SIDNEY — Almost everything done in everyday life is a freedom granted because of veterans. That is what students at Whittier Elementary School learned on Tuesday at their Veterans Day Program.
Students escorted veterans, young and old, into the gymnasium in a “Parade of Veterans.” Among them were Navy Veteran Tim Gotshall, of Sidney. He was there with his grandchildren Michael and CJ Roderick, second and first grade. Gotshall served for 12 and a half years in the navy and this was his third time coming to the Veteran’s Day event at the school.
Kerry Summerville, an Army veteran, was there with her niece Devyn Oliver, a fifth-grade student. Summerville served in the Army Reserves for eight years. She lives in Tennessee, but when Oliver asked her to come to her school and wear her army uniform, Summerville couldn’t say no.
The two of them made up more than 30 other veterans who took time out of their day to be honored by the students of Whittier.
The combined second grade classes sang songs, like “I Love My Country” and “Heroes”. Veteran Chris North told the audience about the origins of Veterans Day, how it came to be what it is today, and how it differs from Memorial Day.
Michael J. Bennett, 65, of Anna, a retired Colonel, U.S. Army Reserves, who was on active duty during the Desert Storm era, and deployed to Iraq during Operation Iraqi Freedom and to Afghanistan during Operation Enduring Freedom answered some of the students pre-submitted questions about what it’s like to be in the armed services.
“Someone asked me how long I have been in the military. How long you have been in the military is something you never forget. I have served in the military for 38 years, 11 months and 24 days. I also served in 23 countries around the world,” Bennett said.
The students asked about the food. Bennett said the Air Force and Navy vets really live nice, while the Army vets have to mix a packet of something with water and hope it mixes together all the way.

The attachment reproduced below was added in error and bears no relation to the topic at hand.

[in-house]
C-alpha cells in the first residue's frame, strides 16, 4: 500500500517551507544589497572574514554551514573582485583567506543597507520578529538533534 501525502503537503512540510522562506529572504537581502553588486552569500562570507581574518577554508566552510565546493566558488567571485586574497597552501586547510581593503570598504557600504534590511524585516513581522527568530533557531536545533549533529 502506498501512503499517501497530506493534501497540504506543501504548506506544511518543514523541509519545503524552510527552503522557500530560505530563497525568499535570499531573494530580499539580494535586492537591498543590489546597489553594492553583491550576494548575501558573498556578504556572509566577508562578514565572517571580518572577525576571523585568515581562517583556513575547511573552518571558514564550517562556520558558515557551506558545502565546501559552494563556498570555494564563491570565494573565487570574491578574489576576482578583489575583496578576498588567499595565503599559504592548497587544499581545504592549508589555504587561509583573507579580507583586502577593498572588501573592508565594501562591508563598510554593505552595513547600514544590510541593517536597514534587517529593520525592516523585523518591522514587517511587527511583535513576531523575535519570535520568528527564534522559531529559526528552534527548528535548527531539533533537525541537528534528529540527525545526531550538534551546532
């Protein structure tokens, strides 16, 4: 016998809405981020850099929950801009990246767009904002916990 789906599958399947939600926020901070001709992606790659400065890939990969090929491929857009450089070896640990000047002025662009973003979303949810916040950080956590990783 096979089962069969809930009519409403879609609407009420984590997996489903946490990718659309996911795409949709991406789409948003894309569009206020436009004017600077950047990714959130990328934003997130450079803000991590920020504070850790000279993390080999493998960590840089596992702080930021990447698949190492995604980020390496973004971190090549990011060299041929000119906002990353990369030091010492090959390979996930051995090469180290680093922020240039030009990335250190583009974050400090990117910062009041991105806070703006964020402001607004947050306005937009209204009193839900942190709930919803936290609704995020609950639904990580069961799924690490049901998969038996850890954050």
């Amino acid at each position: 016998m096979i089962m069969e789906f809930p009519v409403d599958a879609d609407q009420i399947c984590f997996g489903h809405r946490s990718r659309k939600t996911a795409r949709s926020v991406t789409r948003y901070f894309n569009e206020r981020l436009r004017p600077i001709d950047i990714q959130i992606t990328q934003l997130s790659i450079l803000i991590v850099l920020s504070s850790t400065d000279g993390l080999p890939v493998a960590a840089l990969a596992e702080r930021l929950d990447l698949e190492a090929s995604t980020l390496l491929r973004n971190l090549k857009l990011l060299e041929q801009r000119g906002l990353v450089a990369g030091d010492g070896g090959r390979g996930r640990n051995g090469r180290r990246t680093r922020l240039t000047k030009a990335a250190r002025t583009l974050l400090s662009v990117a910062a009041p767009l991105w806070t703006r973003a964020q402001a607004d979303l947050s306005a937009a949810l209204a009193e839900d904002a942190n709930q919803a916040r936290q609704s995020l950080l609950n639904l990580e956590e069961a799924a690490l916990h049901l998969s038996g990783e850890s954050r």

They asked him, “what are helmets made out of? and “why do you wear camouflage?” He told them they used to make helmets out of steal, which you could shave your face with or cook food in. Now they make helmets out of Kevlar. Bennett said they wear camouflage to hide from the bad guys.
Then he got to why they were all there. He told a story about how when he was about their age, he noticed his father had been a World War II Veteran. His dad taught him about freedoms that him and all the other members of the military earned for the citizens of The United States.
To give the students an idea of what sorts of freedoms he was talking about, he had all the veterans hold up signs with freedoms on them.
Included on the signs were things like watch television, build cities, got to church, play baseball, and take a “selfie”.
“You don’t normally think of wearing purple polka dots as freedom … but there are countries where people don’t have those freedoms,” he said. “Had it not been for the scarifies of these people (vets in the audience) and the people who came before them … you might not be in a building like this today,” he said.
“What I’d like you to remember as you leave here today, is every-time you do one of these things on these cards, you are honoring these veterans,” he said.
Bennett was inducted into the Ohio Veterans Hall of Fame in 2014. He chairs the Shelby County Vets to DC, which provides free trips by ground transport for veterans to visit their memorials in the capital. He expanded eligibility for the program from World War II veterans to Korea, Vietnam, and Vietnam-era veterans as well as those from surrounding counties.
Under his leadership, the group established a sponsorship program, raised more than $270,000, and dedicated more than 19,000 volunteer hours, enabling more than 330 veterans to make the trip.
He serves as Post Commander of VFW Post 4239 in Sidney, where he initiated a series of day trips for members and established the post’s first-ever web site. Other civic work includes serving as training officer for the Shelby County Amateur Radio Emergency Services, which augments the county EMA as emergency communicators.
Reach this writer at 937-538-4825; follow on Twitter @SDNAlexandraN